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Khmer Rouge

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The Khmer Rouge (Khmer: ខ្មែរក្រហម — “Khmer Krahom” in Khmer) was the name given to the followers of the Communist Party of Kampuchea, who were the ruling party in Cambodia from 1975 to 1979, led by Pol Pot, Nuon Chea, Ieng Sary, Son Sen and Khieu Samphan. The regime led by the Khmer Rouge from 1975 to 1979 was known as the Democratic Kampuchea.

This organization is remembered primarily for its policy of social engineering, which resulted in genocide.[1] Its attempts at agricultural reform led to widespread famine, while its insistence on absolute self-sufficiency, even in the supply of medicine, led to the deaths of thousands from treatable diseases (such as malaria). Brutal and arbitrary executions and torture carried out by its cadres against perceived subversive elements, or during purges of its own ranks between 1976 and 1978, are considered to have constituted a genocide.[2]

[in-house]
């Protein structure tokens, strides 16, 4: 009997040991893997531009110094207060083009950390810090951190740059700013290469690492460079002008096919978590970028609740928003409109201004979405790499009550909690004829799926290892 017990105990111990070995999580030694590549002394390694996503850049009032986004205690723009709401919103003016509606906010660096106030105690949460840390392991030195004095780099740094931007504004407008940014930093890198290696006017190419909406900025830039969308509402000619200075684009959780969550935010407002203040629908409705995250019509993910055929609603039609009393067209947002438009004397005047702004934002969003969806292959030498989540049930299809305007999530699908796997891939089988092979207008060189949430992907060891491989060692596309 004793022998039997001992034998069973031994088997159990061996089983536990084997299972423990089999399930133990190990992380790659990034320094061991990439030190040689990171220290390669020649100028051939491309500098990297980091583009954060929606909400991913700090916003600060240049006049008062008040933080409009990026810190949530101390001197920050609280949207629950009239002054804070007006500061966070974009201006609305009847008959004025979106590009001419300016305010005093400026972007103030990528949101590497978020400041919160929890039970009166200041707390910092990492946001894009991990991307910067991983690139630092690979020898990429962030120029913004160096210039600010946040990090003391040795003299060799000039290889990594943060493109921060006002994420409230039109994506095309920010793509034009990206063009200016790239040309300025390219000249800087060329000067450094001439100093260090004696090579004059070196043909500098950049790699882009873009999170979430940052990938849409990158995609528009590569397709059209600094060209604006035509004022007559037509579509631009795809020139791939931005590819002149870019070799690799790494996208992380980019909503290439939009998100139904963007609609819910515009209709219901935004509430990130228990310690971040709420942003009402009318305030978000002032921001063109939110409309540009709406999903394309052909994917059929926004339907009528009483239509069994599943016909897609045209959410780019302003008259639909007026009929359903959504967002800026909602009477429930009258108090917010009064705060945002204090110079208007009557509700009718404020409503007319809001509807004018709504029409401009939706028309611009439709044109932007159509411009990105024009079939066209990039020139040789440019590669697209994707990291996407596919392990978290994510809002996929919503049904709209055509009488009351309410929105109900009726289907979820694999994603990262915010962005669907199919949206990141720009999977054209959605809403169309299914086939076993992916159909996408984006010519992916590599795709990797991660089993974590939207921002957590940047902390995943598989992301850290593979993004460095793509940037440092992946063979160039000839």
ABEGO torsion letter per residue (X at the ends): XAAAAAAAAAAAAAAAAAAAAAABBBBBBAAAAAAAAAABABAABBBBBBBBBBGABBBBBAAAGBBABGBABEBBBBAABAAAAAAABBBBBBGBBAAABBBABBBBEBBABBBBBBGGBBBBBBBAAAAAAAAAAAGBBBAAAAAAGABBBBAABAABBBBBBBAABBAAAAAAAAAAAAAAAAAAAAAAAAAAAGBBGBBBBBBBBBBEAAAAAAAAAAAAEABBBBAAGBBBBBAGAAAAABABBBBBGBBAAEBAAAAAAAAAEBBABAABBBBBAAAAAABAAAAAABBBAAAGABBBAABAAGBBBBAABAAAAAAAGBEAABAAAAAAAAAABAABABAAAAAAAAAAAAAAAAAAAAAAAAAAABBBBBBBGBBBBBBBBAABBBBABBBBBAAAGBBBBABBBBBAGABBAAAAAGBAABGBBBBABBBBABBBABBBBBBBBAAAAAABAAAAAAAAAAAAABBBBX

The clandestine Communist Party of Kampuchea itself constituted the secret leadership of the Khmer Rouge, as its official name was known only to a few insiders: it called itself the Angkar (the organization) and only announced officially its existence in 1977, almost two years after the establishment of Democratic Kampuchea. After the fall of the Khmer Rouge regime, the organization's remaining guerrilla forces became known as the National Army of Democratic Kampuchea. In 1981 the party itself was dissolved, and substituted by the Party of Democratic Kampuchea, which was succeeded in the 1993-1994 period by the Cambodian National Unity Party.[3] In 1996 the Democratic National Union Movement of Ieng Sary split from the Khmer Rouge while in 1997 the Khmer National Solidarity Party was founded as a successor to the CNUP by Khieu Samphan.